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Tobacco

Can a Menthol Ban Survive Lawsuits?

Study says courts could uphold possible FDA move
Photograph: Shutterstock

NEW BRUNSWICK, N.J. Despite years of controversy, menthol cigarettes appear to have withstood the threat of prohibition, at least on a federal level. But a new study says that if the U.S. Food and Drug Administration (FDA) were to act on its recent suggestions to move ahead with such a ban, the decision may withstand court scrutiny.

The Rutgers School of Public Health Center for Tobacco Studies, New Brunswick, N.J., released a study that balanced the arguments for and against the ban, concluding such a ban “is likely to survive a lawsuit.”

If the FDA were to execute such a ban and if the courts upheld it, the c-store industry would suffer a significant blow, considering how large a segment menthol cigarettes are within the tobacco category. At the recent NACS State of the Industry Summit, figures from Chicago-based SwiftIQ put menthol and other flavored cigarettes at 35% of unit volume and 34% of sales generally.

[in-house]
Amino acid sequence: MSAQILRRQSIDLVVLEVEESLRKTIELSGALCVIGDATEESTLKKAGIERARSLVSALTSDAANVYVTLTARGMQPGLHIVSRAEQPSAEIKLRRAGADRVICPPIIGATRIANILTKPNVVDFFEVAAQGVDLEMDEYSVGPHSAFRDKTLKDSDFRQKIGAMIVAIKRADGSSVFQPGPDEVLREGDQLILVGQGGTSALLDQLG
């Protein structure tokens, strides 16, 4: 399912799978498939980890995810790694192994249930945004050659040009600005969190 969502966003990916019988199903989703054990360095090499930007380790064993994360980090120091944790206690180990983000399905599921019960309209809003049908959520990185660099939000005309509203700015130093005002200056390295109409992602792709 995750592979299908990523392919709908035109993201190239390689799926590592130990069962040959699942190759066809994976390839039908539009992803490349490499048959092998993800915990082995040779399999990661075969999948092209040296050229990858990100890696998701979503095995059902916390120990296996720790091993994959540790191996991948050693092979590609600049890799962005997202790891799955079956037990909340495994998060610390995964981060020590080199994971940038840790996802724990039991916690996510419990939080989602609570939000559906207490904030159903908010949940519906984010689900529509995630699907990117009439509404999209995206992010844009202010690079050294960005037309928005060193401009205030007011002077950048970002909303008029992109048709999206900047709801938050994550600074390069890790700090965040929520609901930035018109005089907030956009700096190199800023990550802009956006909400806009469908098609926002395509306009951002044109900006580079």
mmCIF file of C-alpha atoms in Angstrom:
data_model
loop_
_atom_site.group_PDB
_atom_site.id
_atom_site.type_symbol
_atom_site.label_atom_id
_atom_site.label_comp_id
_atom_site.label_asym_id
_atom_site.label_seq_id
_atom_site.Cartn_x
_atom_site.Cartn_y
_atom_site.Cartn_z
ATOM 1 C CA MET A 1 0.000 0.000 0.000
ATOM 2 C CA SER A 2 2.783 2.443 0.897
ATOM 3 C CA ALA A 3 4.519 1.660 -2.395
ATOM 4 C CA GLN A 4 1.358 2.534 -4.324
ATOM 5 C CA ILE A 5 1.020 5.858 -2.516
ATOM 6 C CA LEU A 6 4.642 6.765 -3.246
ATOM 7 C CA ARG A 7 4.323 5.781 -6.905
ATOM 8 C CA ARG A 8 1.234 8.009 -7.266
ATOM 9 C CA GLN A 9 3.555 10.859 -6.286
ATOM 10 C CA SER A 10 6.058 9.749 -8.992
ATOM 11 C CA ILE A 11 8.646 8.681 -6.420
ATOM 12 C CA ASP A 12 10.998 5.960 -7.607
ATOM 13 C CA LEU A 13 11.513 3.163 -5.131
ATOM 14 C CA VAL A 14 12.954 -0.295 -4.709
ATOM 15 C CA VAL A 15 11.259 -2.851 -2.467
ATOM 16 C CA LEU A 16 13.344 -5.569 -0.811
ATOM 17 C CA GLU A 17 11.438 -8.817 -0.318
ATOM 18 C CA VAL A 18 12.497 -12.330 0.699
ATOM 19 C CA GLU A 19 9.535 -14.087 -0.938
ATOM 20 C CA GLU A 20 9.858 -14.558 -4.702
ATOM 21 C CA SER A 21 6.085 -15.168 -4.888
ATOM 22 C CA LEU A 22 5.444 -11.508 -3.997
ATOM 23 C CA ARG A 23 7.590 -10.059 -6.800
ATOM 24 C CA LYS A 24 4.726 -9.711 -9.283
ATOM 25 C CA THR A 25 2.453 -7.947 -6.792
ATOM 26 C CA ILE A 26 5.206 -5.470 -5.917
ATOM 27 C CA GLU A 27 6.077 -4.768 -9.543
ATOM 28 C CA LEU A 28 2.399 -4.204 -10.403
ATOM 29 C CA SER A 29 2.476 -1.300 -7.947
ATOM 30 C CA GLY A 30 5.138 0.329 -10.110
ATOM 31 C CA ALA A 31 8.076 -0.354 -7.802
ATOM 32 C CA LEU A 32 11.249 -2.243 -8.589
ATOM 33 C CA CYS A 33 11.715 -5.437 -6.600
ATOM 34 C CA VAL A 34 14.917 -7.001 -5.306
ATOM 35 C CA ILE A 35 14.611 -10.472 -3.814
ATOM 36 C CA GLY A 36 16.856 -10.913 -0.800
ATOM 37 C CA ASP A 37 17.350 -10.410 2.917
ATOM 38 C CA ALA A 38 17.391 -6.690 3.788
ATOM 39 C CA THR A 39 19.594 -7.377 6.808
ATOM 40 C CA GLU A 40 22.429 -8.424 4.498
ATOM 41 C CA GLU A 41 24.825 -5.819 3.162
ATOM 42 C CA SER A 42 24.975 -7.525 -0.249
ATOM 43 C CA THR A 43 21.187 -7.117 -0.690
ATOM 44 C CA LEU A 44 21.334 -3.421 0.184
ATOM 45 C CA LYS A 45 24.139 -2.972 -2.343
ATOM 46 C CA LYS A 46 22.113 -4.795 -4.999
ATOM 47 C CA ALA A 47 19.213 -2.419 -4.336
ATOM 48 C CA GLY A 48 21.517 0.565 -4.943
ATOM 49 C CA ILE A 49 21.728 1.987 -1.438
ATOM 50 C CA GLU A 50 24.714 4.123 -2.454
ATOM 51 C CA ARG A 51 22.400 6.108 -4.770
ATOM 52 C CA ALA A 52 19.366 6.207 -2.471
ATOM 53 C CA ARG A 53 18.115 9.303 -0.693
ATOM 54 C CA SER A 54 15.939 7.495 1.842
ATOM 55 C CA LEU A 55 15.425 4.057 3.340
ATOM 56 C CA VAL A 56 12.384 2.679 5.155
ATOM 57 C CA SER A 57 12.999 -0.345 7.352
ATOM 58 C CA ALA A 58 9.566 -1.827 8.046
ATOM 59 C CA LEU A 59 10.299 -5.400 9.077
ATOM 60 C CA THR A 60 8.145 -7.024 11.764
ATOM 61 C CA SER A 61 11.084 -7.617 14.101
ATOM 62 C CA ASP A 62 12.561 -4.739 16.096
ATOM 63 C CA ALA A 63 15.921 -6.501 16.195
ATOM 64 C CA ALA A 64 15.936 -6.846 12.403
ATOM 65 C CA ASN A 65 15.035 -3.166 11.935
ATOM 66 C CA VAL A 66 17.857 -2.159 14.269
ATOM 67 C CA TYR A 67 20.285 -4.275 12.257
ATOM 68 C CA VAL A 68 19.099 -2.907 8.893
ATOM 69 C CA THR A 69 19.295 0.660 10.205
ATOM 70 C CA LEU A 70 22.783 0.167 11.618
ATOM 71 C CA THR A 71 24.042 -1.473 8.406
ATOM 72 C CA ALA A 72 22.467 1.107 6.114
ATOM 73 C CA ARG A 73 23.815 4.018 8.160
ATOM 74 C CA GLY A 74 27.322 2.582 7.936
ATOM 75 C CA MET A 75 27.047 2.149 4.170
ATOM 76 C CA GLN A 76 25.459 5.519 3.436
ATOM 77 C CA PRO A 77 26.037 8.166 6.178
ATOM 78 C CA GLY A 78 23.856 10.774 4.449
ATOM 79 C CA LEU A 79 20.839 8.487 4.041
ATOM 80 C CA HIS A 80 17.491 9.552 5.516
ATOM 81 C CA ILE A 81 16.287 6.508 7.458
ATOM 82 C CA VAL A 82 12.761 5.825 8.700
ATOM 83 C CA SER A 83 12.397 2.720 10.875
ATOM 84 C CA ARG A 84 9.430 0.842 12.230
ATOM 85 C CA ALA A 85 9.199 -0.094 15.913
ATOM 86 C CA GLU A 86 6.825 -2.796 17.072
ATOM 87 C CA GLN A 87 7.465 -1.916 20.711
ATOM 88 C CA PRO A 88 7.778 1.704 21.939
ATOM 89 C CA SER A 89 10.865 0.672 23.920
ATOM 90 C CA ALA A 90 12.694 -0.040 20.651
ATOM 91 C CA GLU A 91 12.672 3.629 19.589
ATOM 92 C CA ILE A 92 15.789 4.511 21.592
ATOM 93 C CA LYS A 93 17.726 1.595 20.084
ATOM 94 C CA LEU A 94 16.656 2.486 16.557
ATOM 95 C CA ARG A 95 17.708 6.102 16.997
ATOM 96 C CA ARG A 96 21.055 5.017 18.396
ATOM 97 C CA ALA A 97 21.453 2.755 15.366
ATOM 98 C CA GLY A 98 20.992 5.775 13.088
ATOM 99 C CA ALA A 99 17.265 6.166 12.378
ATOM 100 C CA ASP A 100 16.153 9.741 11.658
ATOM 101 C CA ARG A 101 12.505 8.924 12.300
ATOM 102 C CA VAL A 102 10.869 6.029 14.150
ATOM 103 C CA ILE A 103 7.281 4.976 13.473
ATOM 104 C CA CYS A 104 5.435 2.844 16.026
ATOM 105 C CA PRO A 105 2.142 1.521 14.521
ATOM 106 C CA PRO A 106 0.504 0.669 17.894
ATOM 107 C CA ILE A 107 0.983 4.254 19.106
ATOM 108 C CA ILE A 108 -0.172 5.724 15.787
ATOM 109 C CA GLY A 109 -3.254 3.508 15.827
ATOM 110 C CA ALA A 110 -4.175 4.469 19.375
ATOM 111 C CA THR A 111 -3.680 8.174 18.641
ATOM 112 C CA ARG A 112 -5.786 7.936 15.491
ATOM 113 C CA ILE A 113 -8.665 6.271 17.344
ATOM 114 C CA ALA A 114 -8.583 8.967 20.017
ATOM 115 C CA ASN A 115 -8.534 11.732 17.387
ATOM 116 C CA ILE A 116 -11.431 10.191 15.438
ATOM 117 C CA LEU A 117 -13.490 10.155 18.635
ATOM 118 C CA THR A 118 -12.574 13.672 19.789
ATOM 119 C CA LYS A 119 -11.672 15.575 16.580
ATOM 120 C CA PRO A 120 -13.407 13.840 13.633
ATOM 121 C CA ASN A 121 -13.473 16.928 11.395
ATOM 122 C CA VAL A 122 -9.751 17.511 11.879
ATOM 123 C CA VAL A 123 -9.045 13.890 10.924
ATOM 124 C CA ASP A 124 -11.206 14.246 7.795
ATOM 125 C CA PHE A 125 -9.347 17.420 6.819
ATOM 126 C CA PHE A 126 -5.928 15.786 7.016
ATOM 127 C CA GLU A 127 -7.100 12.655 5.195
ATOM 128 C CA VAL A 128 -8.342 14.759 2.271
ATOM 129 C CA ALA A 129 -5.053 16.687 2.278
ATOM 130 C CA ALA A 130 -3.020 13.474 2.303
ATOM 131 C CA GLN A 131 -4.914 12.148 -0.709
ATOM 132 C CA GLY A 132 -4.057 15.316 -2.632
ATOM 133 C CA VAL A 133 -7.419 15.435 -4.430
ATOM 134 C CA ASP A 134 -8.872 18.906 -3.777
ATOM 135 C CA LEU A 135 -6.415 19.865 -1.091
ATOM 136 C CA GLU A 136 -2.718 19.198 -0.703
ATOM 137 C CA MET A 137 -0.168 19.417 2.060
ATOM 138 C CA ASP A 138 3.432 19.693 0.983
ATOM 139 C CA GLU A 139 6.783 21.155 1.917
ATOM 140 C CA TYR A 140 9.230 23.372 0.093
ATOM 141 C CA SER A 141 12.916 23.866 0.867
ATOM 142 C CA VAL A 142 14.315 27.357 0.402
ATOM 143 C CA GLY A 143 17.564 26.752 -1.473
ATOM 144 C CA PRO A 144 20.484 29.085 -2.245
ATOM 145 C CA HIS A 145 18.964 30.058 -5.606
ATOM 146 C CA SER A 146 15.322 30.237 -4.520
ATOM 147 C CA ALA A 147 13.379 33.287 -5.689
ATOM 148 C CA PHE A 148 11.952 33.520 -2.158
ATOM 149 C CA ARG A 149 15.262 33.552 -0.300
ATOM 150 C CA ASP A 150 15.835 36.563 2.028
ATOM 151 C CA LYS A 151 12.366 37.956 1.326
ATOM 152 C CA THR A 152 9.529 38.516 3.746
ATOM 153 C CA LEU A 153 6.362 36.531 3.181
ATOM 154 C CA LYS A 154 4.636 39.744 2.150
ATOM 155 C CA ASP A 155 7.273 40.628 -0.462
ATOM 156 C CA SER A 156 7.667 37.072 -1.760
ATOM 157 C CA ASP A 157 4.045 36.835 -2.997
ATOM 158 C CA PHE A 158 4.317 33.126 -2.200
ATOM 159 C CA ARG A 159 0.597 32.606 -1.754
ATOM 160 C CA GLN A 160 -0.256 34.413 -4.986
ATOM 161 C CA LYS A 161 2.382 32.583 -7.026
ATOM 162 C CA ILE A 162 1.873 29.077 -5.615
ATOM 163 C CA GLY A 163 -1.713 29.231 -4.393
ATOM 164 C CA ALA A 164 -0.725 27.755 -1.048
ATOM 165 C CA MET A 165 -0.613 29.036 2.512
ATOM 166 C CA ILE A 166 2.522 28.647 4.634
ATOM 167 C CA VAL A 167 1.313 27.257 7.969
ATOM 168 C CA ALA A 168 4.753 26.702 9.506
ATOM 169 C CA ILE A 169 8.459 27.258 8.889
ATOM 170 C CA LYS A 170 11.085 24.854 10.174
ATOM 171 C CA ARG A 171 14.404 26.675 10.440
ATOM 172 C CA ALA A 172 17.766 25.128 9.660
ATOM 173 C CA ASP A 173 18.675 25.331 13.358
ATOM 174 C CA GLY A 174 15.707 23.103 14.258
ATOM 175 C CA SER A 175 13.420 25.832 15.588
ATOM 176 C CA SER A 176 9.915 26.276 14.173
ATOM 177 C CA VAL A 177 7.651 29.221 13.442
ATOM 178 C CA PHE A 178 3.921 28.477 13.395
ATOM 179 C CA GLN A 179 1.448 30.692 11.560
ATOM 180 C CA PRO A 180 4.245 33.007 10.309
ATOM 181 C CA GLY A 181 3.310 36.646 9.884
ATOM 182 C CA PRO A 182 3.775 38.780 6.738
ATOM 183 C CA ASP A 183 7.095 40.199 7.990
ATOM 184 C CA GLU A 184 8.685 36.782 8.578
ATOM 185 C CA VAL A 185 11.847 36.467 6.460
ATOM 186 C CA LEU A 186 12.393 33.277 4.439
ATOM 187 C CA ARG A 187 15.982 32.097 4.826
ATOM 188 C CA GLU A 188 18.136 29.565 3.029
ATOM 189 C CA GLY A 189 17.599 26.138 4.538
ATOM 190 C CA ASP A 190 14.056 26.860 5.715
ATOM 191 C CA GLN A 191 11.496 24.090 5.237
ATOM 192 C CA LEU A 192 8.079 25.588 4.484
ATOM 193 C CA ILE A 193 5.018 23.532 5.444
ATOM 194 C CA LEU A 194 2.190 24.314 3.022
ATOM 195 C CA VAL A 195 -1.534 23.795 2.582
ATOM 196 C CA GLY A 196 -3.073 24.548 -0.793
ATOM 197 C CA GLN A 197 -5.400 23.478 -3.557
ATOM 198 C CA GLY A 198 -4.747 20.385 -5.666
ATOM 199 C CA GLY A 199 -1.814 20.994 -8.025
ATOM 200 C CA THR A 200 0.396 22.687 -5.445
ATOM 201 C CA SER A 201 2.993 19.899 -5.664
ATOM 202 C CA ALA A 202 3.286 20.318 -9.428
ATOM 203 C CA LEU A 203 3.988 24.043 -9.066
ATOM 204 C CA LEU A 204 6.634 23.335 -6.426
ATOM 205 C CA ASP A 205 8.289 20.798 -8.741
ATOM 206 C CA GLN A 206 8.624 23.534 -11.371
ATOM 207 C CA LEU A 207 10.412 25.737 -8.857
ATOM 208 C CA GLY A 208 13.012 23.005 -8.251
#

Researchers anticipated tobacco-industry arguments, reviewed scientific evidence justifying such a ban and examined the potential effects of an illicit trade if a ban were to go into effect.

“All cigarettes are deadly, [but] menthol cigarettes are particularly nefarious because the tobacco industry designed them as ‘starter products’ that mask the harshness of smoking, leading to more smokers overall,” said lead author Kevin Schroth, member of the Rutgers Center for Tobacco Studies. “Additionally, menthol cigarettes are even harder to quit than nonmenthol cigarettes.”

The research concluded that the FDA has the scientific evidence and legal power to pull these products from the market, Schroth said.

Even if the FDA proceeds expeditiously, experts say the rulemaking process may take at least two years without including potential litigation delays. Meanwhile, lawmakers in cities such as San Francisco have banned the sale of menthol and other flavored tobacco products.

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